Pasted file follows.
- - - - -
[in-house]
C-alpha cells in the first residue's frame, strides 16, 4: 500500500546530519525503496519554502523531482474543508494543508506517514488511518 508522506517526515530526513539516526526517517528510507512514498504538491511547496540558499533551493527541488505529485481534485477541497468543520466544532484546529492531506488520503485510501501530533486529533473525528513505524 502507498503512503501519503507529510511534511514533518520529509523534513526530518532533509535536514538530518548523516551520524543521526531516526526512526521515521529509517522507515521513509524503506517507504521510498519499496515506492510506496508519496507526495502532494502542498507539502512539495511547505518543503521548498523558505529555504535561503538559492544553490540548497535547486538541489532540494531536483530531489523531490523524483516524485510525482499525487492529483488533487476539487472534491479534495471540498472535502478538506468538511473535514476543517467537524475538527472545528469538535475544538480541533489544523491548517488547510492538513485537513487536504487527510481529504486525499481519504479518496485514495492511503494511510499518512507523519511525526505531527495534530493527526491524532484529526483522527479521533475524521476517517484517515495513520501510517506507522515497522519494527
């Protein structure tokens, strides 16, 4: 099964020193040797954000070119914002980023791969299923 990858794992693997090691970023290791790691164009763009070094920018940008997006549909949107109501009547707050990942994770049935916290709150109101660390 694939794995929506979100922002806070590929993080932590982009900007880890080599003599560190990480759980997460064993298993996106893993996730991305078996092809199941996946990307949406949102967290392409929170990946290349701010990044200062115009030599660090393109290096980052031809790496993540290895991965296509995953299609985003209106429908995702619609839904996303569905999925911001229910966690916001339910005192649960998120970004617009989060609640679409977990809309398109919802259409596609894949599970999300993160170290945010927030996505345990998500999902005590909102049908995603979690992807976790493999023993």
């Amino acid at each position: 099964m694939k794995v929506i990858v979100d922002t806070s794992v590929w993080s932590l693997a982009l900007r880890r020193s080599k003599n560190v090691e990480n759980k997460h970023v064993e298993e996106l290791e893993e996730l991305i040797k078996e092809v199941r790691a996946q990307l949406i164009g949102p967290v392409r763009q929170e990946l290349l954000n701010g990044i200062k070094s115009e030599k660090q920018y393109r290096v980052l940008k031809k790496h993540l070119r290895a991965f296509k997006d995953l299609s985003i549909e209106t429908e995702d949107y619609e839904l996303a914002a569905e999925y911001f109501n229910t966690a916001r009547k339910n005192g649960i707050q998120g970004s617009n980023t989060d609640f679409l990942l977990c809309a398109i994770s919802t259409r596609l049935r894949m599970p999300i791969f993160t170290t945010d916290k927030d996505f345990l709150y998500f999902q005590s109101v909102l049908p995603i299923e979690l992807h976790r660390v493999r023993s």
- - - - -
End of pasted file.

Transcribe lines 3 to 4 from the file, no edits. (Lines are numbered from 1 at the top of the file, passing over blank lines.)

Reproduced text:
């Protein structure tokens, strides 16, 4: 099964020193040797954000070119914002980023791969299923 990858794992693997090691970023290791790691164009763009070094920018940008997006549909949107109501009547707050990942994770049935916290709150109101660390 694939794995929506979100922002806070590929993080932590982009900007880890080599003599560190990480759980997460064993298993996106893993996730991305078996092809199941996946990307949406949102967290392409929170990946290349701010990044200062115009030599660090393109290096980052031809790496993540290895991965296509995953299609985003209106429908995702619609839904996303569905999925911001229910966690916001339910005192649960998120970004617009989060609640679409977990809309398109919802259409596609894949599970999300993160170290945010927030996505345990998500999902005590909102049908995603979690992807976790493999023993």
């Amino acid at each position: 099964m694939k794995v929506i990858v979100d922002t806070s794992v590929w993080s932590l693997a982009l900007r880890r020193s080599k003599n560190v090691e990480n759980k997460h970023v064993e298993e996106l290791e893993e996730l991305i040797k078996e092809v199941r790691a996946q990307l949406i164009g949102p967290v392409r763009q929170e990946l290349l954000n701010g990044i200062k070094s115009e030599k660090q920018y393109r290096v980052l940008k031809k790496h993540l070119r290895a991965f296509k997006d995953l299609s985003i549909e209106t429908e995702d949107y619609e839904l996303a914002a569905e999925y911001f109501n229910t966690a916001r009547k339910n005192g649960i707050q998120g970004s617009n980023t989060d609640f679409l990942l977990c809309a398109i994770s919802t259409r596609l049935r894949m599970p999300i791969f993160t170290t945010d916290k927030d996505f345990l709150y998500f999902q005590s109101v909102l049908p995603i299923e979690l992807h976790r660390v493999r023993s």